Tours provide insight into Amsterdam's history


Groups of two dozen braved the Green Hill Cemetery in Amsterdam Friday night as they watched the sun set and the graveyard's permanent residents come out to tell their stories.

An acting reporter of the Historic Amsterdam League, which organized the tours, led the group through the premises where they met eight prominent people of the 19th century.

The group rustled through falling leaves to find several pale-faced ghosts, of them was a woman in a flapper dress, flicking a cigarette.

Daisy Crouse Smith Rhinehart, who died in 1961, was the daughter of carpet mill owner David Crouse. In 1903, Daisy's parents wanted her to marry a German count, but instead she chose to elope with a trading stamp salesmen.

"I was not about to marry that man," Daisy, performed by Denise Krohn, said. "So I married Arthur, or no Roy. Oh. So many men, I can never keep them straight," as her slew of last names suggests.

She's interrupted by Betsey Reynolds Voorhees, an artist and women's suffragist who told the group about her efforts to wrangle in her husband and women's right to vote.

"Sir, are you writing this down?" Voorhees, played by Kathi Allen, pestered the HAL reporter. The audience laughed.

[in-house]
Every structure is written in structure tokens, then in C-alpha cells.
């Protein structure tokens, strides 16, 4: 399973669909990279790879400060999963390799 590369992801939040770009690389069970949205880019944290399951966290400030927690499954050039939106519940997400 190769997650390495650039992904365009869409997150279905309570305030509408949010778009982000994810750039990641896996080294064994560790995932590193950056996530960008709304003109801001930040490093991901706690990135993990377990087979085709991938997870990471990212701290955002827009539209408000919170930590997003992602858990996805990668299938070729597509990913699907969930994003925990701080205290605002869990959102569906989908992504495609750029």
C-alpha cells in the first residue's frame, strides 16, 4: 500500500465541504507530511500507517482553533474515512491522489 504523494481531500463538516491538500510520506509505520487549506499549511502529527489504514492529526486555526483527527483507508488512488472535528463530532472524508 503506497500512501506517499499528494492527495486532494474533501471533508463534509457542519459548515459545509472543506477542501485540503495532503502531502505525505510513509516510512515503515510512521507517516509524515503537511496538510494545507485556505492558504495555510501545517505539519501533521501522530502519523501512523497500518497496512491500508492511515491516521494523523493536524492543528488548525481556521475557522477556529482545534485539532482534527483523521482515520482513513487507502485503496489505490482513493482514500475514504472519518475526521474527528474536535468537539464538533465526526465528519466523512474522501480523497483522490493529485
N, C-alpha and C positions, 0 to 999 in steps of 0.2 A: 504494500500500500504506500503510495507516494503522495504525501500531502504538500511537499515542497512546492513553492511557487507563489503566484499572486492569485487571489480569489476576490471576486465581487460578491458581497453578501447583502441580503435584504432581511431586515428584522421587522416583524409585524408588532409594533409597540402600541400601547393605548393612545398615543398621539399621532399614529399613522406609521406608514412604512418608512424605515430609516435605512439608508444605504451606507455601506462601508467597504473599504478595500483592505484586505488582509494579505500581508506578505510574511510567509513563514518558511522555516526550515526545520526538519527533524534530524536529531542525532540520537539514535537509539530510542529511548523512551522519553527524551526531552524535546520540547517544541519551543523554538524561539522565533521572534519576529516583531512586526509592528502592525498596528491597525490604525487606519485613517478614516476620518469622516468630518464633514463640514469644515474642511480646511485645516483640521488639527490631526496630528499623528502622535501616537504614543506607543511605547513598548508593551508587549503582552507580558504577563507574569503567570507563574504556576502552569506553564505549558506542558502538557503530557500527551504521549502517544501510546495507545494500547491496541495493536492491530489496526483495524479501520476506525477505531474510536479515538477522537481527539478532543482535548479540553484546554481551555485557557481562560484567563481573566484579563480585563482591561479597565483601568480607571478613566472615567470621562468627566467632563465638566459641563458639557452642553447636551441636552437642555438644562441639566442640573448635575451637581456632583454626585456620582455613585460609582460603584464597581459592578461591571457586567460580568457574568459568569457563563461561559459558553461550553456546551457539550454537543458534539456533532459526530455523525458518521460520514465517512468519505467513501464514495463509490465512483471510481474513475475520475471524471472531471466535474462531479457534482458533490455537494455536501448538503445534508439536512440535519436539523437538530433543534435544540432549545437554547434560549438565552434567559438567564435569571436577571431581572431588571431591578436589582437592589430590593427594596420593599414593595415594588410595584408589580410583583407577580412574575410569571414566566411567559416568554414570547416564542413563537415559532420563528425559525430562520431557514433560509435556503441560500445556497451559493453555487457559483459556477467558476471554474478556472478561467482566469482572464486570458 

Pat Posluszny, a member of the first tour, said she enjoyed herself.

"This was so cute," she said as the bus pulled up to pick up the group and bring them back to City Hall. "They did a great job. It was informative, but also really fun."

Last year was the first attempt at an evening tour through the cemetery, something people had always talked about, HAL member Alessa Wylie said.

"This is just a perfect way to get people involved," Wylie said during a rehearsal. "We make it somewhat unique in that it's not scary per se. You learn about Amsterdam history, and that's what we wanted to do."

The group also met W. Max Reid, played by community and economic development director Robert von Hasseln; John Kellogg, played by HAL president Jerry Snyder; Webster Nellis, played by Ryan Weitz; Marion Smeallie Wheeler, played by Michele Van Wormer; William J. Kline, played by Steve Wylie; and Worley Moat, played by Tom Pikul.

Tours continue tonight beginning at 6 p.m., with a new group departing about every 20 minutes until 8 p.m. Each tour is limited to 24 guests, because of busing.

In response to a complaint lodged last year, organizers have arranged a charter bus to transport visitors from City Hall to the cemetery and back so guests won't have to walk far.

While waiting at City Hall, before or after, there will be an additional opportunity to listen to ghost stories with free refreshments, as well as a palm reader and psychics on site.

Those interested can purchase tickets at Old Peddler's Wagon, 175 Church St.; or June's Cards and Gifts in the Sanford Farms Plaza for $10 per adult and $5 per child 10 and under. Proceeds will benefit HAL and Green Hill Cemetery Association. Tickets purchased in advance guarantee accommodation.

Sturdy walking shoes are recommended as the tour will be over uneven ground throughout the cemetery. The event will take place regardless of weather.

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"All we ask," Weitz said as the group trotted through the graveyard, "is that you remember us."